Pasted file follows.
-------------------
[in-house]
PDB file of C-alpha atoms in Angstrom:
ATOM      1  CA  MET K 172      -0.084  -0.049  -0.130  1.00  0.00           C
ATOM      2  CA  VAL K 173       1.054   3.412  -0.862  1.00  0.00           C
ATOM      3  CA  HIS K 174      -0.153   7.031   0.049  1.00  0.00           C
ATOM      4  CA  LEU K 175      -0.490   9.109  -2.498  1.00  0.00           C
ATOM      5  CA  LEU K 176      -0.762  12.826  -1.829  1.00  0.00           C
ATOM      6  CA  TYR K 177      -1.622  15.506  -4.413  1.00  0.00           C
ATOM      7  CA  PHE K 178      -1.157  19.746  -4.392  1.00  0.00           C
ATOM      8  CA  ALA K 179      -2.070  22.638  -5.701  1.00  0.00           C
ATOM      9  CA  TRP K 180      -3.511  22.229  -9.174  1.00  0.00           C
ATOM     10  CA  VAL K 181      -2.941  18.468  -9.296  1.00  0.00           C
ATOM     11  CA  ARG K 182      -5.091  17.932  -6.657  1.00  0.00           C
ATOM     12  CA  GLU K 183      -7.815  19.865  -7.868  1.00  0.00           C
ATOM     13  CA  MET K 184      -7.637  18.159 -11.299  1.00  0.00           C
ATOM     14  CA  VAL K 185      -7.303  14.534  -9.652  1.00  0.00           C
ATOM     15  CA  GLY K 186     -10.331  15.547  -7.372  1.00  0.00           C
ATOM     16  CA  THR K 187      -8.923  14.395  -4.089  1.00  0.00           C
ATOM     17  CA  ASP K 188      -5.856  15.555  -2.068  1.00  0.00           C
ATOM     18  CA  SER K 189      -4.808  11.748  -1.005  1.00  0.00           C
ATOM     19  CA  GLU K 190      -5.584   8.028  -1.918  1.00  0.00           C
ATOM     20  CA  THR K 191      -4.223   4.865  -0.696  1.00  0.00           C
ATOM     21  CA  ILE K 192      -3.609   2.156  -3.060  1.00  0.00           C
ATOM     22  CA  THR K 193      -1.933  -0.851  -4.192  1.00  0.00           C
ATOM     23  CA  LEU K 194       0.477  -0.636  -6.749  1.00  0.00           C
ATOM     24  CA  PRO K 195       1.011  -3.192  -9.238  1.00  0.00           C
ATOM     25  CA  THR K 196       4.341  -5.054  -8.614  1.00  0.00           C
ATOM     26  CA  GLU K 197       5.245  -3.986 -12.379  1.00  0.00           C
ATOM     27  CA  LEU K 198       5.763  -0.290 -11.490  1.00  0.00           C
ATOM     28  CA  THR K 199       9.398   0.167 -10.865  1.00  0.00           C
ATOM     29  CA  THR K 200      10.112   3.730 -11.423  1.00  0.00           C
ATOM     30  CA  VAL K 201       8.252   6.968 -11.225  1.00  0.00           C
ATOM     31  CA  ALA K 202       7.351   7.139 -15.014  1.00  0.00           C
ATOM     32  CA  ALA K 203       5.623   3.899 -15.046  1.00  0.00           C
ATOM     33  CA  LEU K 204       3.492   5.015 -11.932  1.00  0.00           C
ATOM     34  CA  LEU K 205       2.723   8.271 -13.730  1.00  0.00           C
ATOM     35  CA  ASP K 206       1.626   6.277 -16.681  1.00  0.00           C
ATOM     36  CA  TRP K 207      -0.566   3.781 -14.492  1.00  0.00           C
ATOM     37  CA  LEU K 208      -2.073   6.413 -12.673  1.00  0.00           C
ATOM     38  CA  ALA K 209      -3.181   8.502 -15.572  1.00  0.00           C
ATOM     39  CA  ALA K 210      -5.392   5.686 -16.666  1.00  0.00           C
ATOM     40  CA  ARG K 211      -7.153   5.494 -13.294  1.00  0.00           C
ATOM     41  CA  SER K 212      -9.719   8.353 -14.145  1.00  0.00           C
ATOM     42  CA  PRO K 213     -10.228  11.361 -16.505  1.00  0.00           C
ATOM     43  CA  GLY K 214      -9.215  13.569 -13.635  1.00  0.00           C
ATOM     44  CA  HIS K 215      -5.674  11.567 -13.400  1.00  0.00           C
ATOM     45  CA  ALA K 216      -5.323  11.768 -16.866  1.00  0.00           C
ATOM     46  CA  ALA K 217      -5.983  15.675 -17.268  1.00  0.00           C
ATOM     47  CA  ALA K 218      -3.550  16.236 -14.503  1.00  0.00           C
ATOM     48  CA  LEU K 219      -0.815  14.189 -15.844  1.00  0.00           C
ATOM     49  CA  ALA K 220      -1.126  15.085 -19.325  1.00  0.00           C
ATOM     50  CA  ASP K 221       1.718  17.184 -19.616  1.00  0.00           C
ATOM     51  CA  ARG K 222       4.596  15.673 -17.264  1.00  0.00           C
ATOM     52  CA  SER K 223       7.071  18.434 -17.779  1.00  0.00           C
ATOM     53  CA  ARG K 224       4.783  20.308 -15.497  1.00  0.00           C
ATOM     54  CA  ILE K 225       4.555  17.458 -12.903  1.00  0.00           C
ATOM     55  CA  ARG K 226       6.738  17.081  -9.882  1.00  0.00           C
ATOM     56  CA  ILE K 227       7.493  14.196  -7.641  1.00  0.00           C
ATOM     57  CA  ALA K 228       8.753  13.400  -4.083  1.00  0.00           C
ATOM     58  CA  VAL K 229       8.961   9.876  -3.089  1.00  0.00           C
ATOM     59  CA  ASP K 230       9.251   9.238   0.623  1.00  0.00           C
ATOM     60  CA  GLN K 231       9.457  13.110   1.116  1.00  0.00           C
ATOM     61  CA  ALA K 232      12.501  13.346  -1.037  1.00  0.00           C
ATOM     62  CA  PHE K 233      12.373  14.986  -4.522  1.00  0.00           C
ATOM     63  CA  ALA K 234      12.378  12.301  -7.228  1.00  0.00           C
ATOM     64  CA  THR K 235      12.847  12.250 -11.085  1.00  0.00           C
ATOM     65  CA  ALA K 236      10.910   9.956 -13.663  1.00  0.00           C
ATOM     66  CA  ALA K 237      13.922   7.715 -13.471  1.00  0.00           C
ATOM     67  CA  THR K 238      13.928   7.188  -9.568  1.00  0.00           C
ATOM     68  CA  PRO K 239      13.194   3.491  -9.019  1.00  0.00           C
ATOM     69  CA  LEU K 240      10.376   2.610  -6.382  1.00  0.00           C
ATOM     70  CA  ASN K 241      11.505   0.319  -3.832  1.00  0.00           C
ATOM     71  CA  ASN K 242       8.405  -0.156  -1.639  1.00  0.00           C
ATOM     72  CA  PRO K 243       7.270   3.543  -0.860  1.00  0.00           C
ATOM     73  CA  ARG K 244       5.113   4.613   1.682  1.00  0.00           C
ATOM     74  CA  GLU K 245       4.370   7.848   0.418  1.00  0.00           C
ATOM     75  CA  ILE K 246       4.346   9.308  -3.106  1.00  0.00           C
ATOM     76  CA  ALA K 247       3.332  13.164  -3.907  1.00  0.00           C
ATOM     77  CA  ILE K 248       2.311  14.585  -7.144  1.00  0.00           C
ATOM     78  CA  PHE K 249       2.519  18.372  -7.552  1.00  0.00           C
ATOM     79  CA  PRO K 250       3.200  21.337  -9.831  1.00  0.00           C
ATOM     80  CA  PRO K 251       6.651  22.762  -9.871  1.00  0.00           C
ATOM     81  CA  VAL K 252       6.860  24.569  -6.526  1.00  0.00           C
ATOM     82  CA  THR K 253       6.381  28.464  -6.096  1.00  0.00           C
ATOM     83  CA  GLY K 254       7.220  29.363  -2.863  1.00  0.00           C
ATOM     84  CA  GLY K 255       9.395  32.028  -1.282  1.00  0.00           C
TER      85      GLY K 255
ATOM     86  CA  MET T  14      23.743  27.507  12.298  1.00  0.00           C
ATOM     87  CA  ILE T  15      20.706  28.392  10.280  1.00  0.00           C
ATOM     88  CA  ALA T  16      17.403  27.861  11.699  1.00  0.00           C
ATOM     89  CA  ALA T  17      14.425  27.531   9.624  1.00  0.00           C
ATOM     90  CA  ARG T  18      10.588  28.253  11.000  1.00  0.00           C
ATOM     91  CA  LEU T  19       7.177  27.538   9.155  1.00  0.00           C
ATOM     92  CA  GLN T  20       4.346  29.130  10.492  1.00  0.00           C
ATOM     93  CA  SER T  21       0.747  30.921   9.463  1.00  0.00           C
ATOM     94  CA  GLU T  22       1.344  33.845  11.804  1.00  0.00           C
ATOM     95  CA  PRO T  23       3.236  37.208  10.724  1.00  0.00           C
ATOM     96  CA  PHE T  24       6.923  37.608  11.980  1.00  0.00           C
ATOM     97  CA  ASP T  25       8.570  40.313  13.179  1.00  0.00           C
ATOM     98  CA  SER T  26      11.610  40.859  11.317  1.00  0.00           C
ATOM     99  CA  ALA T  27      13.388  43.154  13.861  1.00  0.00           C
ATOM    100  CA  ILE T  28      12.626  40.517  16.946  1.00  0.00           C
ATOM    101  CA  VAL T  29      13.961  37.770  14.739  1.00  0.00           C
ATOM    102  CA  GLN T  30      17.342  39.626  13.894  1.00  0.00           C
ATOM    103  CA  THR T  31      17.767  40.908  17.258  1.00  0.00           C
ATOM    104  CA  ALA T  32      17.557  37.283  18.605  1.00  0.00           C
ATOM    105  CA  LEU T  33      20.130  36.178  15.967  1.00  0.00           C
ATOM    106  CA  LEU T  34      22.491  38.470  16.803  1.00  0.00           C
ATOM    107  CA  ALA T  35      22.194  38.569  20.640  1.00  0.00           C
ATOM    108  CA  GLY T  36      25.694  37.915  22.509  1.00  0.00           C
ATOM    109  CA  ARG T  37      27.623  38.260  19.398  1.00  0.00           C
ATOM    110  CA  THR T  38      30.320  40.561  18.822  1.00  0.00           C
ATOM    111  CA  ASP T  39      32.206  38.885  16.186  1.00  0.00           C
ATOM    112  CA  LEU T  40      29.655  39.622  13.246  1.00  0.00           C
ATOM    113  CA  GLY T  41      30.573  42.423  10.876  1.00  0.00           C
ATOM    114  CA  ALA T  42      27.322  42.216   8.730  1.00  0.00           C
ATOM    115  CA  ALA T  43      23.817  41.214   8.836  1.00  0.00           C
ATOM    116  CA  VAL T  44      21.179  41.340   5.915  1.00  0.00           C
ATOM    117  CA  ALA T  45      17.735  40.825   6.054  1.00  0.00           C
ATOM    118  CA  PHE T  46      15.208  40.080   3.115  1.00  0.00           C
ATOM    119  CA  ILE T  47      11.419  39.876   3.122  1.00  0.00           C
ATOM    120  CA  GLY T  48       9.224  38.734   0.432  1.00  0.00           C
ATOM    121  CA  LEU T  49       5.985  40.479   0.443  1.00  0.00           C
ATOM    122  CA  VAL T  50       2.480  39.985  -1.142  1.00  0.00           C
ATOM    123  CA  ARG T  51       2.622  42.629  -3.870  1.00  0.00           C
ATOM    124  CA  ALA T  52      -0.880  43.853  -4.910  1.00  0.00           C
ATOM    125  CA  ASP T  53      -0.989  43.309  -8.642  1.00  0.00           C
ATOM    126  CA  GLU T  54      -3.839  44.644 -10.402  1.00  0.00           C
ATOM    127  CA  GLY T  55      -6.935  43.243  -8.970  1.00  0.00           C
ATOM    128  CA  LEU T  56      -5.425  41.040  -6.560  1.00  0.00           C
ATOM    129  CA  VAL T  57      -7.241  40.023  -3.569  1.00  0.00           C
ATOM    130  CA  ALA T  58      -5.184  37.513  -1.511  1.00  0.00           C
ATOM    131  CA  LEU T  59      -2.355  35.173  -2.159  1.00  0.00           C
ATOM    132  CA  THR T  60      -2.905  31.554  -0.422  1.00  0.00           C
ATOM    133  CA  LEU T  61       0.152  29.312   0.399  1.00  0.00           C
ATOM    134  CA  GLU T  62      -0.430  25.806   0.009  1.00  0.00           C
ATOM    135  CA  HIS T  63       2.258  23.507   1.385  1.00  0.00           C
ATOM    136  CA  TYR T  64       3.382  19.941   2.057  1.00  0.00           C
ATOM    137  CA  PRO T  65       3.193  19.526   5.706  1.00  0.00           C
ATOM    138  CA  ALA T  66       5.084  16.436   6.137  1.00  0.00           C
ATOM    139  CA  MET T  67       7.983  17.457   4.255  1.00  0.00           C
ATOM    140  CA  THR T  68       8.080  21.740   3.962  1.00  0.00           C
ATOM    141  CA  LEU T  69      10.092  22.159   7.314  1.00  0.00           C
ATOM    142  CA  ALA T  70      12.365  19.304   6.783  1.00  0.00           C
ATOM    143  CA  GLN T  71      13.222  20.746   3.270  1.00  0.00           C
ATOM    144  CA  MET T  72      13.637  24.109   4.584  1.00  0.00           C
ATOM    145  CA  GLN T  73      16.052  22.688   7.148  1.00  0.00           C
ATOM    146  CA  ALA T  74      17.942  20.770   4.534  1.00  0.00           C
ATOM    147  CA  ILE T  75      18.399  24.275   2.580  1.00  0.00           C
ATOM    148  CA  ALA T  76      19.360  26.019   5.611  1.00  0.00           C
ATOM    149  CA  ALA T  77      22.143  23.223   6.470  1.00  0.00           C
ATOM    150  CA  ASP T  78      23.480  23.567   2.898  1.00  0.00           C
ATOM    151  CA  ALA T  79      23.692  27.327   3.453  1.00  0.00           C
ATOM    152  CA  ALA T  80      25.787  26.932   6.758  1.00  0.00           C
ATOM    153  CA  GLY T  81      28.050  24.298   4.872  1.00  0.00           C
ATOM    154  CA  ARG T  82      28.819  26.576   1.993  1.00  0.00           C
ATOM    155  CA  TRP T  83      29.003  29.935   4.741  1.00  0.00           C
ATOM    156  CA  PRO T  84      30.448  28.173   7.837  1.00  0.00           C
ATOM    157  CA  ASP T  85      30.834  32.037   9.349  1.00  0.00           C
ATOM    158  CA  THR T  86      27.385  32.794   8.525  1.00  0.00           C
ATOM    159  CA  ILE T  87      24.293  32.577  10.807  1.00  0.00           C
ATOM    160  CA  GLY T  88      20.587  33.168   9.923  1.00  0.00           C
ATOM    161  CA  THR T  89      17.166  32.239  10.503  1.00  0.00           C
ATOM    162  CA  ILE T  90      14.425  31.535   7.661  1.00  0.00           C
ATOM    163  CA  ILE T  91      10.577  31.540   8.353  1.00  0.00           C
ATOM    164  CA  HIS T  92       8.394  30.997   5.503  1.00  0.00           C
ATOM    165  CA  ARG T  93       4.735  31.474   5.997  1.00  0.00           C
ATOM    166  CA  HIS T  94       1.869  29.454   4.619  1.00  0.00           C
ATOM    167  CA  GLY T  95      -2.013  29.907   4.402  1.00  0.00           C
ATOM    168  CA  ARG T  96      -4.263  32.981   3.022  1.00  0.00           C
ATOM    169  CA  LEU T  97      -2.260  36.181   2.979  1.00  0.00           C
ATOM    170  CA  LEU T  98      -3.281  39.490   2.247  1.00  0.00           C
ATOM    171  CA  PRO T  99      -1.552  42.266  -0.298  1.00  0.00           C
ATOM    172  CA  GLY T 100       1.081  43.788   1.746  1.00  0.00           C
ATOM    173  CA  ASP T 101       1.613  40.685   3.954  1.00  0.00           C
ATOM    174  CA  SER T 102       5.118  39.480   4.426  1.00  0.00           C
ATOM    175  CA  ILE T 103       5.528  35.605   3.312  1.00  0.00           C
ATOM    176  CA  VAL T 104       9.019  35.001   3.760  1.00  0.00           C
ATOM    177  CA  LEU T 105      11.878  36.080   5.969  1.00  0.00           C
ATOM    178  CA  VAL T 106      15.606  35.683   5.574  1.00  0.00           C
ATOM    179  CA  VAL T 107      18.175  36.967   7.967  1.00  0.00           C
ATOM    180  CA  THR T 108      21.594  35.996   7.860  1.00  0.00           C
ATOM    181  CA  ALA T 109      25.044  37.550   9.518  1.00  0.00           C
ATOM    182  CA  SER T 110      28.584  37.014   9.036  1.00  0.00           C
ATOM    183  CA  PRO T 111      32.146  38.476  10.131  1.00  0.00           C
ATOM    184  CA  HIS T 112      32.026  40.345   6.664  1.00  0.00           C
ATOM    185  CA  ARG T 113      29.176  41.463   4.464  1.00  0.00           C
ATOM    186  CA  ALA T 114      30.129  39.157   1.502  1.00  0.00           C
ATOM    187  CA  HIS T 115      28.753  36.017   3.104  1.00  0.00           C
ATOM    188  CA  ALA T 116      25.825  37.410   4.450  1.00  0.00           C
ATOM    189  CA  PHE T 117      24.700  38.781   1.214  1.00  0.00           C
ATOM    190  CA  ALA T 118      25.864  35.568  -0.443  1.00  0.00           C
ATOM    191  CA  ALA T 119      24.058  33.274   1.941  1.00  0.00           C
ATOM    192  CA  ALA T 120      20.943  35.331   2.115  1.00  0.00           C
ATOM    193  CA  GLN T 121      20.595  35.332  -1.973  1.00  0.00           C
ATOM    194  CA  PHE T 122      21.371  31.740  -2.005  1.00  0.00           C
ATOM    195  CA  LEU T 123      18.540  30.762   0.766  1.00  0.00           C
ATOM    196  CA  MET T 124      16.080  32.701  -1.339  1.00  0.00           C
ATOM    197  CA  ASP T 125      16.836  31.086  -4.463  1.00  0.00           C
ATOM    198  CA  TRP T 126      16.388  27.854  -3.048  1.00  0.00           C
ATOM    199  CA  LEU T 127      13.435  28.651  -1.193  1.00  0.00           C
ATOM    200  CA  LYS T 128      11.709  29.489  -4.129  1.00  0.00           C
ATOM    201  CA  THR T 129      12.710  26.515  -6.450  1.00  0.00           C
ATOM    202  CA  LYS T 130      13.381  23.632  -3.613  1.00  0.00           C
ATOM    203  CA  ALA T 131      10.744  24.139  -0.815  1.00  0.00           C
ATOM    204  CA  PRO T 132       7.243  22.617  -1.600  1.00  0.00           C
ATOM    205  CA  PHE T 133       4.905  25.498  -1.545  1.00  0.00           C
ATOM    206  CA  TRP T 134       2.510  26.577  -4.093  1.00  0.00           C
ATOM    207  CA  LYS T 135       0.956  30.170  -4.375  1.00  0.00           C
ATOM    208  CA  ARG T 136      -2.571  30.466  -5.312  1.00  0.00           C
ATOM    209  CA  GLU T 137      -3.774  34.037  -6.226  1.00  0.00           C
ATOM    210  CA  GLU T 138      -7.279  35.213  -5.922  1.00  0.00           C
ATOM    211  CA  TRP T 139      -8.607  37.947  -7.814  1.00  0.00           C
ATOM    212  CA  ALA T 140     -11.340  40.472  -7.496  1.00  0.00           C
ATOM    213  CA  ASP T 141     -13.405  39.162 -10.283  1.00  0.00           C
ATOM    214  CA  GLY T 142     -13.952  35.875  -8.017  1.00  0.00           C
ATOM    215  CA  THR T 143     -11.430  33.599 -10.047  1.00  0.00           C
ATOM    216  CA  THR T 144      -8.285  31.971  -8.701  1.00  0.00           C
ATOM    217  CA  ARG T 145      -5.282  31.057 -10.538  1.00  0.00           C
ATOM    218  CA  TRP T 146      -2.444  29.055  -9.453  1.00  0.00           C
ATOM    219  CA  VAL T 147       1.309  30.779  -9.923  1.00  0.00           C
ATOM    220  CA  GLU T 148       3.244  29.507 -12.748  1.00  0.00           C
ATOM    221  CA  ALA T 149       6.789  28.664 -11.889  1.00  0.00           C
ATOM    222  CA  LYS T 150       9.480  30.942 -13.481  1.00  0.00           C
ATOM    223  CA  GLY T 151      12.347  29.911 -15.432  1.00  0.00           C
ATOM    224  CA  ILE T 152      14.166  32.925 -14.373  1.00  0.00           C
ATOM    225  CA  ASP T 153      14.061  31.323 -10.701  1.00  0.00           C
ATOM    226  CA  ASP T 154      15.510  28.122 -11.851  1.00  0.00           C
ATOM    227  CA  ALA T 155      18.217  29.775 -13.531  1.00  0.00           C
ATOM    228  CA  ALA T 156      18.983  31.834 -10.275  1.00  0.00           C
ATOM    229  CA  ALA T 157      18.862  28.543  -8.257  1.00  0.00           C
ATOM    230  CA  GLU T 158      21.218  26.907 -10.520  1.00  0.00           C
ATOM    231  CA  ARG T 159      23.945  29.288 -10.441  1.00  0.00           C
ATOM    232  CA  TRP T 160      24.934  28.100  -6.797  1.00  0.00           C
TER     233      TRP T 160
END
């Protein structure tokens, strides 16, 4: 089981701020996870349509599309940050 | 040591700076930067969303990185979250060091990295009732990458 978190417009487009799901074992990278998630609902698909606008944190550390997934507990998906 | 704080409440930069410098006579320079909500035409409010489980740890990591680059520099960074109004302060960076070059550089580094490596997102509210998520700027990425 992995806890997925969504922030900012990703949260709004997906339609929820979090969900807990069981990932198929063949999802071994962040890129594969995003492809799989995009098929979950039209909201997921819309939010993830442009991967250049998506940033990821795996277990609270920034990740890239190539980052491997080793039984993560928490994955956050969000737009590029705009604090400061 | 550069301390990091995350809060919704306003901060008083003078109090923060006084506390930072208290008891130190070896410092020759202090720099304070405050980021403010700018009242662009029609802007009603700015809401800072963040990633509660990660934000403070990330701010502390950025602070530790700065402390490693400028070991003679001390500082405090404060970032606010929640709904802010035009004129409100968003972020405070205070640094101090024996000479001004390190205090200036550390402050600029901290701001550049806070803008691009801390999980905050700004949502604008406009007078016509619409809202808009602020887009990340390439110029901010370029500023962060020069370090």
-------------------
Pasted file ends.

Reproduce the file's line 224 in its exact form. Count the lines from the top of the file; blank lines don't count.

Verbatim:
ATOM    222  CA  LYS T 150       9.480  30.942 -13.481  1.00  0.00           C